The CDC reports in its MMWR a case of bubonic plague in Colorado that infected 4 people and a dog. The dog, a pit bull, is believed to have come in contact with prairie dogs. The plague could have been transmitted directly from the rodents or by a flea infesting an infected rodent. The dog became severely ill and was euthanized.
The dog’s owner presented symptoms of lung infection when he brought the sick dog to a clinic. Two employees of the Clinic that treated the infected dog and a friend of the man who had visited and had contact with both the man and the dog became infected with plague. One of the clinic workers could have contracted plague from contact with the dog’s blood. However, it is possible that the plague was transmitted by an airborne route from the dog to the people. It is uncertain whether the man’s friend was infected by contact with the man or with his dog.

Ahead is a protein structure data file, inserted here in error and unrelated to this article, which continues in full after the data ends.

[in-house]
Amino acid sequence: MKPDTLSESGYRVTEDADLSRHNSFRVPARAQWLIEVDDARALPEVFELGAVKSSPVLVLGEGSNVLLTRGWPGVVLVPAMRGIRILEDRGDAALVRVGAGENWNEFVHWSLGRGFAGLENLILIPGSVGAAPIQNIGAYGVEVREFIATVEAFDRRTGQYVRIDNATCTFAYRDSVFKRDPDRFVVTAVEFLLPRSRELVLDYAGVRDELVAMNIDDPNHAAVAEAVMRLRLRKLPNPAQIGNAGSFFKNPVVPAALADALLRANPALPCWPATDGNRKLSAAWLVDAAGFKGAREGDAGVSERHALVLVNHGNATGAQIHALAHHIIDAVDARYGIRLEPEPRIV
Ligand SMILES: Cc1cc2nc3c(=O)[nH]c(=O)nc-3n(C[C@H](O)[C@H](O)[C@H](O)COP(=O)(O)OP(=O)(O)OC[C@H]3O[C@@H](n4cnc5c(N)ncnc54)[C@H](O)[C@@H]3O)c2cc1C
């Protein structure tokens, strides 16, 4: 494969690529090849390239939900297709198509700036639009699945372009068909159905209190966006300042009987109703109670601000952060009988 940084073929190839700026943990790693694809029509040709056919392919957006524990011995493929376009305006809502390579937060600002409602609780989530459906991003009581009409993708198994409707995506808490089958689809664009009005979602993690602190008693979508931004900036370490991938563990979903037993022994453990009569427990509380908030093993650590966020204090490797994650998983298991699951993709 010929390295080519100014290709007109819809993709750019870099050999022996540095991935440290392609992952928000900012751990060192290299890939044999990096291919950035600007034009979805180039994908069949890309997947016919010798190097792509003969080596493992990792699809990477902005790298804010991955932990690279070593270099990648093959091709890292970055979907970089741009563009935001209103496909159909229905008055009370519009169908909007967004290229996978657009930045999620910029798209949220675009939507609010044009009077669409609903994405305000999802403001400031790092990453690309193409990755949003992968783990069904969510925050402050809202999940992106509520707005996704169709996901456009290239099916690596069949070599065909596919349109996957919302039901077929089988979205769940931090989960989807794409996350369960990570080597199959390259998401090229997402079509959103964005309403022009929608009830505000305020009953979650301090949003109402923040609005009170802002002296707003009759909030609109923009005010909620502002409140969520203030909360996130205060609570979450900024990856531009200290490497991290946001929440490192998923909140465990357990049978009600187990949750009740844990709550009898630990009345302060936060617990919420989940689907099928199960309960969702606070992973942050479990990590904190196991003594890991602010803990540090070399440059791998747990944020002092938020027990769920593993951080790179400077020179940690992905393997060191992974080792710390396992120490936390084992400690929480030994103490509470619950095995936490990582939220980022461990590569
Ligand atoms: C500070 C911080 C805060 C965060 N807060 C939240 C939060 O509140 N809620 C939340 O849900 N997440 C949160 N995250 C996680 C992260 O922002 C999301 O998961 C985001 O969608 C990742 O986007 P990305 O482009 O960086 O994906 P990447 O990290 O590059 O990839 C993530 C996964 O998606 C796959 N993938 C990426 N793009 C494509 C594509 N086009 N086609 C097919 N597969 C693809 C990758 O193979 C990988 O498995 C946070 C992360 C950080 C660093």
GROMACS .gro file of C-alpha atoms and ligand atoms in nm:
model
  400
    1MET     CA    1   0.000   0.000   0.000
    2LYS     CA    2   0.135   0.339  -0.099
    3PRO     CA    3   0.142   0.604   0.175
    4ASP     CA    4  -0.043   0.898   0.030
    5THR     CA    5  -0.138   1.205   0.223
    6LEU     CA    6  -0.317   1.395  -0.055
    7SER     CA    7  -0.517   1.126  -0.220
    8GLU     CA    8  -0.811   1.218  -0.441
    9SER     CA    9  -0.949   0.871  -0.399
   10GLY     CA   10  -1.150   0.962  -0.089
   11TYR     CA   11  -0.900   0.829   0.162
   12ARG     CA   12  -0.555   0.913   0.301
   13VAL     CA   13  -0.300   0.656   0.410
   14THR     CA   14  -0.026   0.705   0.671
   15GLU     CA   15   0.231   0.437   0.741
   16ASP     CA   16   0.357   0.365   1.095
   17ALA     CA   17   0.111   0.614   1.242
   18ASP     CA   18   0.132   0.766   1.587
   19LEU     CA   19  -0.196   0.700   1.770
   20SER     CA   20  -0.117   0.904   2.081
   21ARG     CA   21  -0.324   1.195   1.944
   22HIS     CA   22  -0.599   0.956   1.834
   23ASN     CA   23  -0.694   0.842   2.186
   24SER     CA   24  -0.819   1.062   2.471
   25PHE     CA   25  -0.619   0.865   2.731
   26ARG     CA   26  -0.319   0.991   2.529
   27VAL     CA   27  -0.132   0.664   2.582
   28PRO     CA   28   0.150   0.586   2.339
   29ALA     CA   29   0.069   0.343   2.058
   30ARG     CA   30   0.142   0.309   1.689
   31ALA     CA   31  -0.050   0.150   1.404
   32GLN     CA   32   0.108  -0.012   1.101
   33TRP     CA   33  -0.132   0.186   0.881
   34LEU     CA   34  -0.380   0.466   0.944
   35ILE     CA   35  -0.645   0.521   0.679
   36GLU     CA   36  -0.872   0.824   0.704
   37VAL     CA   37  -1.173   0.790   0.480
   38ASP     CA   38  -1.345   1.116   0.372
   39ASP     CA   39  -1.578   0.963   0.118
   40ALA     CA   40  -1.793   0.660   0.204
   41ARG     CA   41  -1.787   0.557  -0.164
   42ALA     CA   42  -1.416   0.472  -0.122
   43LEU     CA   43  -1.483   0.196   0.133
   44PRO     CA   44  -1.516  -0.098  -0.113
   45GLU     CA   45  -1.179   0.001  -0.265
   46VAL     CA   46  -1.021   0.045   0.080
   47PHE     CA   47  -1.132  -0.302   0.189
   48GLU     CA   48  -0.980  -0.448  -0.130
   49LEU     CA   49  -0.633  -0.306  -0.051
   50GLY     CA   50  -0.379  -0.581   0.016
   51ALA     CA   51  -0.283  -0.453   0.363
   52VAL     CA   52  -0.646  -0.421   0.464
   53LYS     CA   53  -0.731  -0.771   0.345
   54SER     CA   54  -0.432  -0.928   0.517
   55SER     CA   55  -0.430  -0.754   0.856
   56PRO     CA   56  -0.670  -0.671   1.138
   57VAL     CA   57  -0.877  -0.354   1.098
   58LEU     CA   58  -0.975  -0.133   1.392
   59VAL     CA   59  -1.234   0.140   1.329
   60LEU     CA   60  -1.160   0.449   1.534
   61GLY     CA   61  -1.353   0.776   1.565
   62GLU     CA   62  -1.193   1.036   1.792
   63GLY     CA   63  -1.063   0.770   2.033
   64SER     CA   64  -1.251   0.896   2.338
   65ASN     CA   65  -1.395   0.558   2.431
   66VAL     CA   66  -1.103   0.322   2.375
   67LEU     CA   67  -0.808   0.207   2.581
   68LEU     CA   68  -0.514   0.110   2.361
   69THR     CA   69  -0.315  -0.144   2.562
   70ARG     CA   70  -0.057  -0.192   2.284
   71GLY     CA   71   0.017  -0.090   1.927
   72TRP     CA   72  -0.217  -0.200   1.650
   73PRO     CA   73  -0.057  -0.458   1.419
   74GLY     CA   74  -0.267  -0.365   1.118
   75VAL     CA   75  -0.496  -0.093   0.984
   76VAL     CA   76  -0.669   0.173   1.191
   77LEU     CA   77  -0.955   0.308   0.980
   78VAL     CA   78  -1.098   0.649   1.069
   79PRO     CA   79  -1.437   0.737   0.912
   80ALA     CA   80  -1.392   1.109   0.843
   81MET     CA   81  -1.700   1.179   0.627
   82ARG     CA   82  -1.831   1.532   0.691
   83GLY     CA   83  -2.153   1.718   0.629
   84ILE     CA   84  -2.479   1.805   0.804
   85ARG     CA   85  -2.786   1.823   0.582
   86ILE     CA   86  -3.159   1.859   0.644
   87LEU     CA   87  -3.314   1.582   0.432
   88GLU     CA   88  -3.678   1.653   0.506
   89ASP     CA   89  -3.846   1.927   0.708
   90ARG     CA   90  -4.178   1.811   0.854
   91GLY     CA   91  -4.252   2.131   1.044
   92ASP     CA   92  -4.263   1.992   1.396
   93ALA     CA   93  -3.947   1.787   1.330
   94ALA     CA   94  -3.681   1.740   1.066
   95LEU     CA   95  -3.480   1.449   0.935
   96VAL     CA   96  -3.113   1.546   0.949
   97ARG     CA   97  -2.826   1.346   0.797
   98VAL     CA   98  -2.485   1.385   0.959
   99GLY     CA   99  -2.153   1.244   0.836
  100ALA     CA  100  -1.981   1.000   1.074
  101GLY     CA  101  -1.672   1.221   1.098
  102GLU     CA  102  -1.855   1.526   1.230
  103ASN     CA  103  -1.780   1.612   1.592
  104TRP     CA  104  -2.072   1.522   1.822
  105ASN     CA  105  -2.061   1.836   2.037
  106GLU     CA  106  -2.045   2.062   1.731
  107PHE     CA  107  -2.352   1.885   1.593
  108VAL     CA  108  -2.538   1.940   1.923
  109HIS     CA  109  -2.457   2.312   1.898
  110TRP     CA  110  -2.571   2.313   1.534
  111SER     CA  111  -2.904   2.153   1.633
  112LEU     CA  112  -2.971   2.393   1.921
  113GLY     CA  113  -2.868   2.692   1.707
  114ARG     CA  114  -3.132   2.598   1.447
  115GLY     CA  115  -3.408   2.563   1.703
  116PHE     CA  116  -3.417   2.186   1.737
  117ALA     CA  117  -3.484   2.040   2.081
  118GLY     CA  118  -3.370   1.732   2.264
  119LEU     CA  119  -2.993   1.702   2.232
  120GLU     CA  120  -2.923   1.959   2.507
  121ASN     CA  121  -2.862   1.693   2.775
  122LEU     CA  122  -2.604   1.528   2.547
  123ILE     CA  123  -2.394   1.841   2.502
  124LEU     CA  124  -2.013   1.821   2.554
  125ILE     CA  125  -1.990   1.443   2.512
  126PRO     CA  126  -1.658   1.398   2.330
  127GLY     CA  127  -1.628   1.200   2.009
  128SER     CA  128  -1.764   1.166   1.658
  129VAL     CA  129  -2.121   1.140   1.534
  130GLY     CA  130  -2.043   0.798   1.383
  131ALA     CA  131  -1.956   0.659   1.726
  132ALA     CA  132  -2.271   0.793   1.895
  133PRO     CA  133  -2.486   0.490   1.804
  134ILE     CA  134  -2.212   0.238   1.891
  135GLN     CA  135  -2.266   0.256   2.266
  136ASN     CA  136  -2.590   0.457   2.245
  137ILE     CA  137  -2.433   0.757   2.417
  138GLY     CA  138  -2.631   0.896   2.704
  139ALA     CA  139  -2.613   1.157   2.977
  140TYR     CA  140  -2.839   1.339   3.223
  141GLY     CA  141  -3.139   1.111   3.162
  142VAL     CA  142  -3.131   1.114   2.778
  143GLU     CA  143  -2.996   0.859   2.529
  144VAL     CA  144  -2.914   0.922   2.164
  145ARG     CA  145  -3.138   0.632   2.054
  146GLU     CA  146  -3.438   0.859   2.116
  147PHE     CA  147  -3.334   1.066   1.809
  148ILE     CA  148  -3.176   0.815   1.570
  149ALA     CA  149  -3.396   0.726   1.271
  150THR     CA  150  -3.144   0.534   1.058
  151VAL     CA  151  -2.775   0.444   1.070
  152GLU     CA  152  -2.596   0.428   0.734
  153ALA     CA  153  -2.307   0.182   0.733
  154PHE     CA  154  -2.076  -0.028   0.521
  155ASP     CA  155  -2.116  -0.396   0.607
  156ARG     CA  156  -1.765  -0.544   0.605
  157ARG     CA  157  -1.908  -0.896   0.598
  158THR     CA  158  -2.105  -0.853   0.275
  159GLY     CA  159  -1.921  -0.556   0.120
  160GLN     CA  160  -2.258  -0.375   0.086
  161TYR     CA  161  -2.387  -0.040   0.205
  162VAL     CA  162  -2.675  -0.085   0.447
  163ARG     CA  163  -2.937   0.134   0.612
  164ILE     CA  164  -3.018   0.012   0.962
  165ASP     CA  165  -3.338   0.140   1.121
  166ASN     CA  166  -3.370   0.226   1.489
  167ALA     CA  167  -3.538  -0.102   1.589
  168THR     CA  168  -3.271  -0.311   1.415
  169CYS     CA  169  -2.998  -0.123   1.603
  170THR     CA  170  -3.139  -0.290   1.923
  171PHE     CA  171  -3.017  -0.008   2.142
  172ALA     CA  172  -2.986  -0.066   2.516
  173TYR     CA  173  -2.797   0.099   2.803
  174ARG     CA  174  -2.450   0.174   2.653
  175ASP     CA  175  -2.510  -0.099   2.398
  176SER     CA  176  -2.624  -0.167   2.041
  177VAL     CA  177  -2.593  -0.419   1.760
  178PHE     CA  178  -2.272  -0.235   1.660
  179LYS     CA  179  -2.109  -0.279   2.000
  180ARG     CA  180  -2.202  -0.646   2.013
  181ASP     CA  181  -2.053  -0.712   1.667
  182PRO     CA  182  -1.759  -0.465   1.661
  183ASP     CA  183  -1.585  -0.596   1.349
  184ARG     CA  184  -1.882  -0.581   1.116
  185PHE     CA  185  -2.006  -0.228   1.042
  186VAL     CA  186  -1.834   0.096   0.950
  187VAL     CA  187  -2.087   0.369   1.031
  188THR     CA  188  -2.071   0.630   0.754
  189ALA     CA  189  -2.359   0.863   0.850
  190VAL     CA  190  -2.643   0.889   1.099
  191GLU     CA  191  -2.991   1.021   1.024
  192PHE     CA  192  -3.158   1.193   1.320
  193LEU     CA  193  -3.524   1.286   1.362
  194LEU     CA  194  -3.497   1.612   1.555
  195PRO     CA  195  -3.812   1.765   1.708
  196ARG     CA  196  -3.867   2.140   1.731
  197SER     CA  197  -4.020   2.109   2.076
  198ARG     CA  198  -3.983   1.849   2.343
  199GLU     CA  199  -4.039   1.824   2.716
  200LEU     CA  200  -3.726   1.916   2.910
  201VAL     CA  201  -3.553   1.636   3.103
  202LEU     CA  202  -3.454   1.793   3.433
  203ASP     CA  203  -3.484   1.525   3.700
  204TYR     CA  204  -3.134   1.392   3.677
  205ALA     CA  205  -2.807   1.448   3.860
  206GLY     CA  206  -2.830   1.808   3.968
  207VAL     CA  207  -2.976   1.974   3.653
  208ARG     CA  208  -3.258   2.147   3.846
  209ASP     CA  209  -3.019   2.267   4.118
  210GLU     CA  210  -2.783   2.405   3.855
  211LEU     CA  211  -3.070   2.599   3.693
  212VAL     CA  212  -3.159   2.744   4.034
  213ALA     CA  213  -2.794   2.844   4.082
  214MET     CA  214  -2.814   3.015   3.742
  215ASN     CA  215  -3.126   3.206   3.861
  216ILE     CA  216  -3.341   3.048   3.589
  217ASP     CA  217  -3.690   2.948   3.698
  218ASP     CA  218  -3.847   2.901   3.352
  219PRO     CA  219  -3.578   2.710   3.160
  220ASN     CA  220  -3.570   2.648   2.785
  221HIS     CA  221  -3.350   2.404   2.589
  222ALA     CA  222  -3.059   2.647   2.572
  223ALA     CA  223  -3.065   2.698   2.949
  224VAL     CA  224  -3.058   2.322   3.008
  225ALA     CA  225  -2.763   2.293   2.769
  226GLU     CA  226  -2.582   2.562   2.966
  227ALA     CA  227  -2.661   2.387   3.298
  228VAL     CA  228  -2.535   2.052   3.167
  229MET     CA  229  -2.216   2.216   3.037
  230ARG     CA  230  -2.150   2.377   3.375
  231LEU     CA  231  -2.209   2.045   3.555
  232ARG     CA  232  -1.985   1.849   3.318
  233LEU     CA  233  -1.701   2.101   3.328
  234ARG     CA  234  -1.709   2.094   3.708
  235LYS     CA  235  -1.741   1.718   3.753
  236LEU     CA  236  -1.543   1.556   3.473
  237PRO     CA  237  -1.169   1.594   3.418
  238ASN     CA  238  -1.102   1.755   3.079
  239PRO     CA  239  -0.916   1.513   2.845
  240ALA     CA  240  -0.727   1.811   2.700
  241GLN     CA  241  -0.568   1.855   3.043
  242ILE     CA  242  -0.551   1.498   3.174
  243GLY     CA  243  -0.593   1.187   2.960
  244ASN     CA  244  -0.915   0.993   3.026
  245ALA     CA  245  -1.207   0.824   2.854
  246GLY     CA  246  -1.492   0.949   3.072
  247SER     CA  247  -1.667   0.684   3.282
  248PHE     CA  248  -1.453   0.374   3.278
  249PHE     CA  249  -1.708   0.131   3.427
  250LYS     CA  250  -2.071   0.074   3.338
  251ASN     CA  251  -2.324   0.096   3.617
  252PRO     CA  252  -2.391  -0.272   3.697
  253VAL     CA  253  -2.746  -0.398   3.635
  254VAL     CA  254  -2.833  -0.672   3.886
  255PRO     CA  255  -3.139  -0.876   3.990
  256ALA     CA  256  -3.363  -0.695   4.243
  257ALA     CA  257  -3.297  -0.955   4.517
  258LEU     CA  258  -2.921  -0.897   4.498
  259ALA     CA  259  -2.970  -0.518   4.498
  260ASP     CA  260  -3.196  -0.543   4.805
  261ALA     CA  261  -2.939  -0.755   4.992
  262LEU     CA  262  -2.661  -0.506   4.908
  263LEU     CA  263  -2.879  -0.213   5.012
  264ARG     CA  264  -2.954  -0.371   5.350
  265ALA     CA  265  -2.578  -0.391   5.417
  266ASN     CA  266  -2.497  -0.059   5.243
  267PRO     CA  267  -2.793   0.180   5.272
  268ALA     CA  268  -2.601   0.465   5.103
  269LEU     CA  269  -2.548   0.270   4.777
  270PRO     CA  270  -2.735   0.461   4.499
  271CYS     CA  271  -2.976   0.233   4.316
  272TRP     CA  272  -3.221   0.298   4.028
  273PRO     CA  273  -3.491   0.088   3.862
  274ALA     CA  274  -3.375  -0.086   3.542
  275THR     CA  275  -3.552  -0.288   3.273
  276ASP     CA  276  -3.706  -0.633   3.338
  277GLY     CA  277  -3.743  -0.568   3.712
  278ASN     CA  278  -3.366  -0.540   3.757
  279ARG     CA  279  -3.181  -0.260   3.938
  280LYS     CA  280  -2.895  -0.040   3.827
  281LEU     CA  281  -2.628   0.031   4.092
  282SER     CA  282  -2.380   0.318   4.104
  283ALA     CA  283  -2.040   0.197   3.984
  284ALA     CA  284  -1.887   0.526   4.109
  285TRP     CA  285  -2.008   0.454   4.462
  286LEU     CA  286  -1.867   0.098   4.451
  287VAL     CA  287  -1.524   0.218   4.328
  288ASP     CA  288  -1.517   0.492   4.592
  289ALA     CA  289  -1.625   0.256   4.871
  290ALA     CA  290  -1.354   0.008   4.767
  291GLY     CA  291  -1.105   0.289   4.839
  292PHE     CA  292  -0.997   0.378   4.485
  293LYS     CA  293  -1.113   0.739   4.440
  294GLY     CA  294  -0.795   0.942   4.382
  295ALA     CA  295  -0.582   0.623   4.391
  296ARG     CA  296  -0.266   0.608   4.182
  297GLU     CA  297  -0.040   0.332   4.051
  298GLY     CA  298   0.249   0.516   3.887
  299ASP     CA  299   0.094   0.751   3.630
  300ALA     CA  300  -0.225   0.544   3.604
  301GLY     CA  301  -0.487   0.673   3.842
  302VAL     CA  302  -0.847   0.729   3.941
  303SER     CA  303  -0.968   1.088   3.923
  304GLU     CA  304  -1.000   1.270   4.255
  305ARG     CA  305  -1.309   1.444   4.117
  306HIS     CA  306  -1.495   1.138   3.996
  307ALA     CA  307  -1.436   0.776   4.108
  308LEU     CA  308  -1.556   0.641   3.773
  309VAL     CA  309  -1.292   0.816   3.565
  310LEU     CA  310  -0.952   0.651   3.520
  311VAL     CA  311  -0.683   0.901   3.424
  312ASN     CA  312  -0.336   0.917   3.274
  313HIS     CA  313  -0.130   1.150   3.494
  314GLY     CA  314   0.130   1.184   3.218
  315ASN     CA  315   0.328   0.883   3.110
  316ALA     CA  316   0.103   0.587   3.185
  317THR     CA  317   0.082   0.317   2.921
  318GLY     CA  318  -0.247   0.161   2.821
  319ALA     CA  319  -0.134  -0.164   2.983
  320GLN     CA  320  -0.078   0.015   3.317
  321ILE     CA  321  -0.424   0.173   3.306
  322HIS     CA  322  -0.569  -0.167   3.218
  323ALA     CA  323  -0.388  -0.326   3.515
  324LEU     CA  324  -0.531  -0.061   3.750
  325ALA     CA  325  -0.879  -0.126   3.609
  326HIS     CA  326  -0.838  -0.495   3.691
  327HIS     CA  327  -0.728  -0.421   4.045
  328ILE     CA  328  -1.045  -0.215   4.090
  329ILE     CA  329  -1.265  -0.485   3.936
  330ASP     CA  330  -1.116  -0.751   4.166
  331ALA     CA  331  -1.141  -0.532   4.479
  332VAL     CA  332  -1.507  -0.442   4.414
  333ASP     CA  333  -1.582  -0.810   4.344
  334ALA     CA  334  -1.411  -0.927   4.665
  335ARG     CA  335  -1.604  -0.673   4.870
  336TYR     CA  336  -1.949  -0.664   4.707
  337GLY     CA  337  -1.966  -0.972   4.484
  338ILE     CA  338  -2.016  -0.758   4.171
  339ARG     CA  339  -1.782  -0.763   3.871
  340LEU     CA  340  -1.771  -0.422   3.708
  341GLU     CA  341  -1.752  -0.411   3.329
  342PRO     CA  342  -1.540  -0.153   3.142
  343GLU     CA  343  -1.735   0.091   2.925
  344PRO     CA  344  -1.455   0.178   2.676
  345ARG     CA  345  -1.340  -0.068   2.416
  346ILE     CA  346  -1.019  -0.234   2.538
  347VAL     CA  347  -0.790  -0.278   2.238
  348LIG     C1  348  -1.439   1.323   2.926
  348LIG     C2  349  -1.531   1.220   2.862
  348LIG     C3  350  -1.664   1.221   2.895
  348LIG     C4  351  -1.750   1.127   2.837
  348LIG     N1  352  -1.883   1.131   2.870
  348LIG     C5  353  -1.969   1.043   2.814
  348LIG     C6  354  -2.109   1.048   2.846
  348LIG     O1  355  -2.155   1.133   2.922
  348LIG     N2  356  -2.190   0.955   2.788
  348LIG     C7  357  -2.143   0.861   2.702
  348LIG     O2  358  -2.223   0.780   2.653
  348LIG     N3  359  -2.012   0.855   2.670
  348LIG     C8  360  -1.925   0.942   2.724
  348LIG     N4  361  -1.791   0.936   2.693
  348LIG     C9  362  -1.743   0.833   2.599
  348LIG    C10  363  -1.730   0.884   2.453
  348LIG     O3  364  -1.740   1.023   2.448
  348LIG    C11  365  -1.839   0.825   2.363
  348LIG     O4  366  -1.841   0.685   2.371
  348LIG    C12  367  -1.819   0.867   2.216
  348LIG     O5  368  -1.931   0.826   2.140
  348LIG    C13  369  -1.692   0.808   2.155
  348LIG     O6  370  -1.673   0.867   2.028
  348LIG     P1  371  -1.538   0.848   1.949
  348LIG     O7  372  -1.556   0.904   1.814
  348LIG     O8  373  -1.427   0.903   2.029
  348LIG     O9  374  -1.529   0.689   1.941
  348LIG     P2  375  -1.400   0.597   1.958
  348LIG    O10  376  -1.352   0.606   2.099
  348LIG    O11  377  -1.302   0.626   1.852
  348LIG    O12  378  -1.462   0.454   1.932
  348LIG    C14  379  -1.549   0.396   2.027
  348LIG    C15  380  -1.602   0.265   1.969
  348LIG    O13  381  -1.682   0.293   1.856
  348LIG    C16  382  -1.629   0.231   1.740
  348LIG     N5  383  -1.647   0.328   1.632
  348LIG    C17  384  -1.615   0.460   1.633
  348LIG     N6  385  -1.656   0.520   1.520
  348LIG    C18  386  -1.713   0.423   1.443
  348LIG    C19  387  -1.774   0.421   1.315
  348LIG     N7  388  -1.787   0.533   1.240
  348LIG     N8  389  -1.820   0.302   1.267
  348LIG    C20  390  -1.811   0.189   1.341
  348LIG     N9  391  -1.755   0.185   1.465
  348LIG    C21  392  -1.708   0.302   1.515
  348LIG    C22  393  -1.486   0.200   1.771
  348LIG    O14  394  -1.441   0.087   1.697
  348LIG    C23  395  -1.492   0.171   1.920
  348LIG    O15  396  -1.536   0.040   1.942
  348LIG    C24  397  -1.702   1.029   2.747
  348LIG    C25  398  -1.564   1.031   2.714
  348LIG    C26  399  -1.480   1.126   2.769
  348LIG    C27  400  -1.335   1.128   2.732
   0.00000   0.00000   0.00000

The disease was initially misdiagnosed. When patients did not respond to treatment, blood samples were test and returned positive for plague, Yersinia pestis. Once plague was positively identified, the man’s property was inspected. No plague was found in the rabbit population but a prairie dog colony had been recently eradicated. The eradicated prairie dog colony is the suspected source of the disease.
Could plague become epidemic in North America? Plague is present in rodent populations in western states. The means of transmission are present. The CDC takes the threat of plague seriously and seeks to prevent any transmission from one infected human to another. This requires vigilance on the part of the people who live and visit these areas and the health care institutions.